We passed the Cathedral-Basilica of St. Louis, King of France (commonly called St. Louis Cathedral) several times in our wanderings of the French Quarter, but didn't fully appreciate it until we went inside for Ash Wednesday Mass.
The exterior is well kept and the building is easily seen across Jackson Square from the River Walk. There is a plaza in front of the church that has frequent street performances and artists' displays and it is located adjacent to The Cabildo (old NOLA town hall which now houses the LA State Museum).
From the outside, one would never guess that within this building is housed a majestic interior decorated with gold-leaf murals of the saints and the holy family beginning at the alter's gold pipe organ, spanning the entire length of the cathedral's ceiling and culmulating above the entryway to the church. The floors are tiled with ivory and ebony and each stained glass window is it's own work of art. There are several statues of Jesus, the Holy Family and some saints (including Joan of Arc) standing throughout the sanctuary. The influence of both the Spanish and the French is easily recognized in both the artwork of the church and also the flags displayed near the chandeliers in the main aisle of the sanctuary.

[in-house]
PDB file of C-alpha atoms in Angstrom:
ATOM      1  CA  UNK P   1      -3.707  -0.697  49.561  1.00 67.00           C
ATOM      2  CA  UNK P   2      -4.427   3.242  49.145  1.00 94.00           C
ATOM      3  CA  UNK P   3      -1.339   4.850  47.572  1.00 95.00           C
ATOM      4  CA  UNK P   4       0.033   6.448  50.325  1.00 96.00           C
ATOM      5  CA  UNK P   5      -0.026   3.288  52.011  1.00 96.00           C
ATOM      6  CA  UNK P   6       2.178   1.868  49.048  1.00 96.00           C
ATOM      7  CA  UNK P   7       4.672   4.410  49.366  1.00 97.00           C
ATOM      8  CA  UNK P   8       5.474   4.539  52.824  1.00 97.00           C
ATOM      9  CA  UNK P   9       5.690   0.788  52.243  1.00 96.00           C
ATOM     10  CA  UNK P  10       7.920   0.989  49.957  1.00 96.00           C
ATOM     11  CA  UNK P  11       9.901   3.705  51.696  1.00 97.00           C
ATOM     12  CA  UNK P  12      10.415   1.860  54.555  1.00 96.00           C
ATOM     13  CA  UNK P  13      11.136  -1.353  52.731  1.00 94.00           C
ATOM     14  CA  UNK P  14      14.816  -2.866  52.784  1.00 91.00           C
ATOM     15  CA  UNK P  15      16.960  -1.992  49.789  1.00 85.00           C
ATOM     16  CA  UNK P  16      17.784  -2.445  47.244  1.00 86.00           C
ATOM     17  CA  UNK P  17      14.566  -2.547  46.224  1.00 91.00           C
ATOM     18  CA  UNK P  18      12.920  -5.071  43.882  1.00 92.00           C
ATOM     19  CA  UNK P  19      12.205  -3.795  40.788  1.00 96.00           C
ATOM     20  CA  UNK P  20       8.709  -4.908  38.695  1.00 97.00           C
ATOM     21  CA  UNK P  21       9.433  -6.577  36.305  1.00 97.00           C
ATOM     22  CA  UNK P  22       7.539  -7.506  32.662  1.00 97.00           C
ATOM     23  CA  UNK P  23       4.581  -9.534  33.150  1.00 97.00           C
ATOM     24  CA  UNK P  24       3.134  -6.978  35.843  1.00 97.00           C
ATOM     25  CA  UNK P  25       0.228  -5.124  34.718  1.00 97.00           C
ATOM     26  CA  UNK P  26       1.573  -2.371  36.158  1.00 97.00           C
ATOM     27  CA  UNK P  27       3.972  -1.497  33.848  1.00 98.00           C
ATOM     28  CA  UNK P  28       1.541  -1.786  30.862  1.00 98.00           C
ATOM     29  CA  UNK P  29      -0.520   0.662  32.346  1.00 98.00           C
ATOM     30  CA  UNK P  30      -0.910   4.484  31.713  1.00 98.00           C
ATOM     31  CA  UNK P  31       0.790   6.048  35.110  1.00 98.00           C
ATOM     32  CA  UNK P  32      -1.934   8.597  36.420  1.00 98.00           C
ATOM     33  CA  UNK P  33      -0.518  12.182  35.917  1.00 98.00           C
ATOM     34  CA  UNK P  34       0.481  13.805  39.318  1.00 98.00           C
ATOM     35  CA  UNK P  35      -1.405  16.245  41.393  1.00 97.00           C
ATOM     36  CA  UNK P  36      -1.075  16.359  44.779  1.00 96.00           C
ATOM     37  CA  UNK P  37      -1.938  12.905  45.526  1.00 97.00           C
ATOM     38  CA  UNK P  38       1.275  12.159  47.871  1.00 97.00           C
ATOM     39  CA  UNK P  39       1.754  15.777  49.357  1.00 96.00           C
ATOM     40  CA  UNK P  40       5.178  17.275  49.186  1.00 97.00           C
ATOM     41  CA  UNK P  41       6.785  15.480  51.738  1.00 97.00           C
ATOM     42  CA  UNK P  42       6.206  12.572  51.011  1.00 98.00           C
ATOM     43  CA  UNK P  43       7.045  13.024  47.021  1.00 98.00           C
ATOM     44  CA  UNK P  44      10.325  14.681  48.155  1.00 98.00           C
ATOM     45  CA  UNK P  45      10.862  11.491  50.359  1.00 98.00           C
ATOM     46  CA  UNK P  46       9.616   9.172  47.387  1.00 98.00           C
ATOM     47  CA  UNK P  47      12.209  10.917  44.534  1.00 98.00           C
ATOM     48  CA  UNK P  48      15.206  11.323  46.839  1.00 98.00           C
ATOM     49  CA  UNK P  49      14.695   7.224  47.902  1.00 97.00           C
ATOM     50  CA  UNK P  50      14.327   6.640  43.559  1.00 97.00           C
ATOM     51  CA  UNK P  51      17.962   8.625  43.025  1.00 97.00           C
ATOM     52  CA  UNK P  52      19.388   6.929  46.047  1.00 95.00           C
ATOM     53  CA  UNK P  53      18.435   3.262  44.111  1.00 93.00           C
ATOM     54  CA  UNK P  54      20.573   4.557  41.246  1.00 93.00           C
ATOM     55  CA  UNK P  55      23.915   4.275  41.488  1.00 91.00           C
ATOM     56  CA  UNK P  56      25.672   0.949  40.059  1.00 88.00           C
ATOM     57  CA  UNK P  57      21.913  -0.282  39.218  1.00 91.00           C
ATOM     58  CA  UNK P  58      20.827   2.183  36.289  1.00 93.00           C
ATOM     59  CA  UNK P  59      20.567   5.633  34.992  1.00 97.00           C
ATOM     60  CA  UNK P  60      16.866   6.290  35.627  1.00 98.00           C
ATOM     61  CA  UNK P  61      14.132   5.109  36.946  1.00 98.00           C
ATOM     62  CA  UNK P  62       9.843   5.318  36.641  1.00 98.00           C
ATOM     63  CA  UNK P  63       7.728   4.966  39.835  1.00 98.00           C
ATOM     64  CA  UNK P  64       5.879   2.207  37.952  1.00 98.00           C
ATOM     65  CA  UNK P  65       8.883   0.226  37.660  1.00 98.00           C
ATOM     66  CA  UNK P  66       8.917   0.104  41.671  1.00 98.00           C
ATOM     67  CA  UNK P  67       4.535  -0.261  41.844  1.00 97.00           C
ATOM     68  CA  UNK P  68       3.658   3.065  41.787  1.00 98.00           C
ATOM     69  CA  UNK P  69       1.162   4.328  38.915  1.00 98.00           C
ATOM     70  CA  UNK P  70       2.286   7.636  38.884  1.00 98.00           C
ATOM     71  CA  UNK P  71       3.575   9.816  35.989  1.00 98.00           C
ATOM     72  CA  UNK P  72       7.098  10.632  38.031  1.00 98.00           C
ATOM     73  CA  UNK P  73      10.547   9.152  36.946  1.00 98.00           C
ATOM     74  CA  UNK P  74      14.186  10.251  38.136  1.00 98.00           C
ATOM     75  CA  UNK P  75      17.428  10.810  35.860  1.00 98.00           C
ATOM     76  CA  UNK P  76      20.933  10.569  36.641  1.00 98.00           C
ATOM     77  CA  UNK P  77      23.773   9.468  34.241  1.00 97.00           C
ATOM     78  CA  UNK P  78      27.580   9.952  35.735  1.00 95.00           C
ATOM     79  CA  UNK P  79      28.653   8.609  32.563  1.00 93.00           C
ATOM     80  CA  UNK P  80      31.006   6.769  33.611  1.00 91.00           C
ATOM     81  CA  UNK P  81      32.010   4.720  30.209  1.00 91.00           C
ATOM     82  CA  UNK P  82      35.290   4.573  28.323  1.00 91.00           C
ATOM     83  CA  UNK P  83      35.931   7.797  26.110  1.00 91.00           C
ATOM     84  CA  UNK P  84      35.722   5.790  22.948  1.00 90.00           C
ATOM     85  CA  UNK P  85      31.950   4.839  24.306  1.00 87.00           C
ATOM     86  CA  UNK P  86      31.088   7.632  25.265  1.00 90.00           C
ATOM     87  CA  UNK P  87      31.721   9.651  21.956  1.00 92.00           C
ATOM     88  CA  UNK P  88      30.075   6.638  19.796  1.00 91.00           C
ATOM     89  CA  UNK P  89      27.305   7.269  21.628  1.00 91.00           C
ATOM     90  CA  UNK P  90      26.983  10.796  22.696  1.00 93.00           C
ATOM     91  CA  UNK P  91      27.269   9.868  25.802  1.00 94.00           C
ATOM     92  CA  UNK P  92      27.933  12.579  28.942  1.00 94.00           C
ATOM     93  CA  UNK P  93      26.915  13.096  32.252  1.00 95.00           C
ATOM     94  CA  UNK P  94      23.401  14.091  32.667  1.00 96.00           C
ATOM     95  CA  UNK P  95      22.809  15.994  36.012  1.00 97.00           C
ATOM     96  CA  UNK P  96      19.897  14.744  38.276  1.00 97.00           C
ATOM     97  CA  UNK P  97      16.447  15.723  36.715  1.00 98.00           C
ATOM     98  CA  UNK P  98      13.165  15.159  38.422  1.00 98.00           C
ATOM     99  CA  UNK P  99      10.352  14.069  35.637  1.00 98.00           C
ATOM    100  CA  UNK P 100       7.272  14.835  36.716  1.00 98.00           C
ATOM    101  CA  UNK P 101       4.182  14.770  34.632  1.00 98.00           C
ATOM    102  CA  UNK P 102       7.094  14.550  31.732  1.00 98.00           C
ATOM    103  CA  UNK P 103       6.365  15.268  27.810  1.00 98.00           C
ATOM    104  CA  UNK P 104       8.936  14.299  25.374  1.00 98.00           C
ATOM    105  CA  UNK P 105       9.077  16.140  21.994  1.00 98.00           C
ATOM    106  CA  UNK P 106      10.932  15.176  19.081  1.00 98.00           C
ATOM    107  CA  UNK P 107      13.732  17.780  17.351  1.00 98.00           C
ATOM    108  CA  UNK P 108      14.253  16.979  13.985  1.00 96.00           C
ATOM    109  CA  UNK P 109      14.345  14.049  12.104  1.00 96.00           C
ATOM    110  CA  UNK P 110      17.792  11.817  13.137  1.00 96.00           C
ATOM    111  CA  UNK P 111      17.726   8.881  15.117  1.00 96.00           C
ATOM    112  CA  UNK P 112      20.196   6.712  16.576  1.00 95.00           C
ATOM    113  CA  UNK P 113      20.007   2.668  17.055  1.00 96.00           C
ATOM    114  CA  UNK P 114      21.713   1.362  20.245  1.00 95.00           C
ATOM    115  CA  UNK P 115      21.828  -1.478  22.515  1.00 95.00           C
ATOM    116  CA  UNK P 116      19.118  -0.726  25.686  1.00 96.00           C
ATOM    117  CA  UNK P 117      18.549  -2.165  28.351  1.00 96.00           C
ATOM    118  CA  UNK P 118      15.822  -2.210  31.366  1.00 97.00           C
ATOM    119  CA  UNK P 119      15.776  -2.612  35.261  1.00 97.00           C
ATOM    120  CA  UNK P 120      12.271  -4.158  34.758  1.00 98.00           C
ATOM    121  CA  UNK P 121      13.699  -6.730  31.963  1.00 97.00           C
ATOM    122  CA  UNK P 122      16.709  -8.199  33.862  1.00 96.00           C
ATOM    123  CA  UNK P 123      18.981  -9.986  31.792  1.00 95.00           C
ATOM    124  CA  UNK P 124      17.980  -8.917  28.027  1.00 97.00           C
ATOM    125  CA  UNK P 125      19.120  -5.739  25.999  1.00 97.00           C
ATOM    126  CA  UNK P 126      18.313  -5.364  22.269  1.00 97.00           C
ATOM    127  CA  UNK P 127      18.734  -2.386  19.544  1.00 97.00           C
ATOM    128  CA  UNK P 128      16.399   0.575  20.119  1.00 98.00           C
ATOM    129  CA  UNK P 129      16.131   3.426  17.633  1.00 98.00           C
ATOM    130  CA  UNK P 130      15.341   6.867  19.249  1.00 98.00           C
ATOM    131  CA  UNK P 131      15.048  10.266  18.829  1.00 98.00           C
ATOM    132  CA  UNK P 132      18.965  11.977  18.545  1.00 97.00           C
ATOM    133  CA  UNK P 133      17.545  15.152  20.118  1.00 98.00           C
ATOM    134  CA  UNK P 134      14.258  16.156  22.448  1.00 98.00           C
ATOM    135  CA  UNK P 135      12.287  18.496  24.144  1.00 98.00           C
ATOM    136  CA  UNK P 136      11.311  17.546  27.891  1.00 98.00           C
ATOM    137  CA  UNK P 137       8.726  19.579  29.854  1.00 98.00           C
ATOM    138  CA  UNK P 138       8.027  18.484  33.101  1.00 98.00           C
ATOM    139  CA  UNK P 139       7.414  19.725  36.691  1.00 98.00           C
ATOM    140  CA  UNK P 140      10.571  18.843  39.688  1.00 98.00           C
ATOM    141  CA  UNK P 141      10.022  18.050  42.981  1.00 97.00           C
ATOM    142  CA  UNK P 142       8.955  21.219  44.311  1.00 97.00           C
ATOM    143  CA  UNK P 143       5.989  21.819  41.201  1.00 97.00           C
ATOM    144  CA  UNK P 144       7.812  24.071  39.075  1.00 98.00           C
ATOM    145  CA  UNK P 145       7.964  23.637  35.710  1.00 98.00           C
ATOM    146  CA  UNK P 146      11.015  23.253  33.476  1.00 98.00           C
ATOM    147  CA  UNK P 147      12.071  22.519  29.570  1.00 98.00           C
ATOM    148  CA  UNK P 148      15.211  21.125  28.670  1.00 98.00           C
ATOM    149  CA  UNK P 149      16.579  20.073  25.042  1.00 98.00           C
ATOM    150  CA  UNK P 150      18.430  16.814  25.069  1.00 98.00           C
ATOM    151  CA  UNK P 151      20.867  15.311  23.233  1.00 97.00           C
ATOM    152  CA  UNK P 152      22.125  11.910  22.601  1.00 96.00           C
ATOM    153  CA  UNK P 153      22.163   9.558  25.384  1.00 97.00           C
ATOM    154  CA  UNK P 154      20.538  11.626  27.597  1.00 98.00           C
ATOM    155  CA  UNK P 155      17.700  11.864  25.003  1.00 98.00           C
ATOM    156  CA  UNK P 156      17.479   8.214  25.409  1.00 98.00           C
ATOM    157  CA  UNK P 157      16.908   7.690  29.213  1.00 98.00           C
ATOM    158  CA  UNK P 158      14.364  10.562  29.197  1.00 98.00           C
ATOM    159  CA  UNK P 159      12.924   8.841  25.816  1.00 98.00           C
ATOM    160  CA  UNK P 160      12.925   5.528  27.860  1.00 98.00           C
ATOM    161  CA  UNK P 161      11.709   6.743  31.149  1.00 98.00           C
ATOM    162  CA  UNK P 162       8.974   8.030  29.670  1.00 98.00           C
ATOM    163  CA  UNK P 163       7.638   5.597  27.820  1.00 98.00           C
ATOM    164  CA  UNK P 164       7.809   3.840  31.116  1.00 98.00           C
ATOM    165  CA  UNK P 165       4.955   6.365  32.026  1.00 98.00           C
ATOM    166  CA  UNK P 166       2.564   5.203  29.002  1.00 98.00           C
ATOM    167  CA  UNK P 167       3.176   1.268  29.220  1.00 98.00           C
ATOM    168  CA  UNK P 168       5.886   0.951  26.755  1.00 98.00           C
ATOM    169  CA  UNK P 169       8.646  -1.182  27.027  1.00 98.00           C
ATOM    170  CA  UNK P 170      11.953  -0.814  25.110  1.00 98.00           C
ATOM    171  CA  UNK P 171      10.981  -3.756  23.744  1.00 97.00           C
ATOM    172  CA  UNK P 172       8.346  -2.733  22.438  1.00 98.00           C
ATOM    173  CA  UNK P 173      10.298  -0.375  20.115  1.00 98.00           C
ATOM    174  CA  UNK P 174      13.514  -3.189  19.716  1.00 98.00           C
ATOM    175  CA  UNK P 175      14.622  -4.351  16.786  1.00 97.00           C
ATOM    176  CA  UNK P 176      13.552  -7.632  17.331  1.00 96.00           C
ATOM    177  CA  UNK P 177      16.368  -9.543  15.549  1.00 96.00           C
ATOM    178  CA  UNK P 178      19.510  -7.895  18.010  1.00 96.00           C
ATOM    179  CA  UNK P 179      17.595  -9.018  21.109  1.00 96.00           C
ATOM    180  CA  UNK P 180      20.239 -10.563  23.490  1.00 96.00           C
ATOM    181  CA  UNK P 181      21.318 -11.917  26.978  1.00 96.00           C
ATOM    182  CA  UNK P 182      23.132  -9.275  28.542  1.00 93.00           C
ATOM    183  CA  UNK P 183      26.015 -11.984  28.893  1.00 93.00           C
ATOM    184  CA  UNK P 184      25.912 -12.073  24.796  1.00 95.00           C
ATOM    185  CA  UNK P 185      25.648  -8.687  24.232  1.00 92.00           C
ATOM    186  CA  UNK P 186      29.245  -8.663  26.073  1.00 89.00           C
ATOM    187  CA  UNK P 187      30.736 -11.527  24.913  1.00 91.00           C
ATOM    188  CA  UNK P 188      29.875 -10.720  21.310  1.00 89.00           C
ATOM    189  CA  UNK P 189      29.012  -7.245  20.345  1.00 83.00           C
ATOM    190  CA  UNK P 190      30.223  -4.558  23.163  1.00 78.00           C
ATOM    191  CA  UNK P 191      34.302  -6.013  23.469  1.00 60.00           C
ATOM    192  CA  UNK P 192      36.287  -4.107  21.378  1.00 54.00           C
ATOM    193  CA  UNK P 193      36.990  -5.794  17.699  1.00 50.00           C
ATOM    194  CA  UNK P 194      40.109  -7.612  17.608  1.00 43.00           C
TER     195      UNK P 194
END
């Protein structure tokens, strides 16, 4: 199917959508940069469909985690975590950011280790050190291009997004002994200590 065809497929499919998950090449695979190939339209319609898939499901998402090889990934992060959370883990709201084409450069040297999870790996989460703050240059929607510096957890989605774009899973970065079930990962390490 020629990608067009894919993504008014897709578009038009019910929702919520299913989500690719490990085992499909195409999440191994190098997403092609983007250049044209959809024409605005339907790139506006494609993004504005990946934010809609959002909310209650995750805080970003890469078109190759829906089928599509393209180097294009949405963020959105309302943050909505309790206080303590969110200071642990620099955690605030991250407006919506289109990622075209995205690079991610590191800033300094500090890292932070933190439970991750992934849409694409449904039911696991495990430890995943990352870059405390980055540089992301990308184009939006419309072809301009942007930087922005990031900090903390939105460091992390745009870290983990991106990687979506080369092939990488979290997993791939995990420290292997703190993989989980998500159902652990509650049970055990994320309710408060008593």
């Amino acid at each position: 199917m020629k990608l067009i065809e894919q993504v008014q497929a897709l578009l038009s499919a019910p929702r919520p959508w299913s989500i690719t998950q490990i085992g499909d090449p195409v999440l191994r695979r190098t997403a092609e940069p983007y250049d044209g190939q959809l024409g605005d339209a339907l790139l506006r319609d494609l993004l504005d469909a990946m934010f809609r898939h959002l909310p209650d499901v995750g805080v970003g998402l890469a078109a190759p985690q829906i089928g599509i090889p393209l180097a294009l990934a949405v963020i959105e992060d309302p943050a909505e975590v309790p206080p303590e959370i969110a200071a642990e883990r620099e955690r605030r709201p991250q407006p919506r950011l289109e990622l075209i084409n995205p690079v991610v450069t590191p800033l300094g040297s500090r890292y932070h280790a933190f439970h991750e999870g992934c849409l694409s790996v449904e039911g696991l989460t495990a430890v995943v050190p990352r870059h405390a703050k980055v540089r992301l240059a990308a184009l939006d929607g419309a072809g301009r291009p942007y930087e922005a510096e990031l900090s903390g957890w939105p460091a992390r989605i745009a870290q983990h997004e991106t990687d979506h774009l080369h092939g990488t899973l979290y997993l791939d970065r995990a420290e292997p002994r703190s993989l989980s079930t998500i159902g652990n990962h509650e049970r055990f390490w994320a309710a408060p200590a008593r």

There is a small gift shop that we didn't get a chance to see in the church and there is a website that is very up to date. The church's old convent is located just a few blocks down the road and houses a second gift shop.